Date of Award:


Document Type:


Degree Name:

Doctor of Philosophy (PhD)




Kevin S. Masters


Lumbar fusion surgery is a commonly used procedure to treat severe spinal pathology and associated chronic disabling low back and leg pain. Despite the common incidence of spinal fusion surgery, few studies have examined patient outcomes or predictive correlates of this procedure. The objectives of this study were to characterize Utah workers who received lumbar fusion surgery in terms of relevant presurgical and outcome variables and to identify presurgical correlates of patient outcomes. An archival prospective research design was utilized consisting of a retrospective medical chart review and a postsurgical telephone outcome survey.

Subjects were 203 workers' compensation patients from the state of Utah who have undergone spinal fusion surgery and who were at least 2 years postsurgery at time of follow-up. Outcomes were assessed for 144 of the 203 patients (71%). Presurgical measures _included demographic, work, compensation, disability, health, surgical, and physiological variables. Outcome measures included solid arthrosis, patient satisfaction, work disability status, functional disability due to back pain, and multidimensional health.

Analysis of patient outcome data revealed that solid arthrosis was achieved in 71.9% of patients. Forty-six percent of subjects felt their back/leg pain problems were worse than what they had expected following the surgery, and 42 % felt that their quality of life had not changed or worsened as a result of lumbar fusion. Twenty-eight percent of fusion patients were work disabled at follow-up. Fusion patient mean outcome scores on multidimensional health measures reflected poorer health than comparative medical patient and nonpatient norms. The most consistent presurgical correlates across outcomes were lawyer involvement, number of prior low back operations, age at injury, and household income at time of injury.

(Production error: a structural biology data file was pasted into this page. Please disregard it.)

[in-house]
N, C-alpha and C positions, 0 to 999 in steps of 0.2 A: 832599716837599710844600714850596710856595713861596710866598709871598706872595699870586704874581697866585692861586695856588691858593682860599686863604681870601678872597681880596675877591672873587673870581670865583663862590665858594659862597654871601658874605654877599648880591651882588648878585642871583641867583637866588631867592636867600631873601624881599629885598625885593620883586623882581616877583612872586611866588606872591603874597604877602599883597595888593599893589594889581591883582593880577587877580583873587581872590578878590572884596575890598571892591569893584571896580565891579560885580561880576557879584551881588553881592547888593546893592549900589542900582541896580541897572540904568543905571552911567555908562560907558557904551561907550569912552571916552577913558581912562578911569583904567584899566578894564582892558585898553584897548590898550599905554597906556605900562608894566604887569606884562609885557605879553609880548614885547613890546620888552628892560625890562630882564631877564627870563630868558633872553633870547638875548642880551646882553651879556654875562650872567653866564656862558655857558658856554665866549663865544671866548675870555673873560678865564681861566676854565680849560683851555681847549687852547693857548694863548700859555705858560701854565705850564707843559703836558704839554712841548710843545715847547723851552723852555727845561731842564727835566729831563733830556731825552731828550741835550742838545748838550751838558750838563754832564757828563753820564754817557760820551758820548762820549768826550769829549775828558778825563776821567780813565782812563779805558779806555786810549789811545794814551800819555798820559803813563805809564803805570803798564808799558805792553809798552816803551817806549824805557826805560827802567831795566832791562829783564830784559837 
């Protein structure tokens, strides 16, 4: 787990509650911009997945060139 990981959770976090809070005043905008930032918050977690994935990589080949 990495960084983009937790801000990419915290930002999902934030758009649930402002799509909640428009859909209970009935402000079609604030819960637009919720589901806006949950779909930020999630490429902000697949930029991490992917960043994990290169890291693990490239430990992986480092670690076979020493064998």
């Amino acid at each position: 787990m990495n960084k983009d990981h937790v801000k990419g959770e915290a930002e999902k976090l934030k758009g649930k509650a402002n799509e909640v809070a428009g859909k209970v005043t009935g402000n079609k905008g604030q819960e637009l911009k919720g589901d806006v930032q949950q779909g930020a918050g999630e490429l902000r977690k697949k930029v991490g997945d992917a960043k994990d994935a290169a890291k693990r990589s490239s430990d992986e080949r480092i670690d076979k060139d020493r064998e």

Results are compared to data from previous lumbar fusion research studies and reasons for varying findings are offered. Implications of the findings are discussed in terms of inadequate patient selection and insufficient assessment of patient outcomes in low back research studies. Limitations of the present research are discussed, including how placebo, natural history, and regression to the mean can lead to erroneous conclusions about the efficacy of lumber fusion surgery. Suggestions for improvements in low back surgery outcome research are offered.



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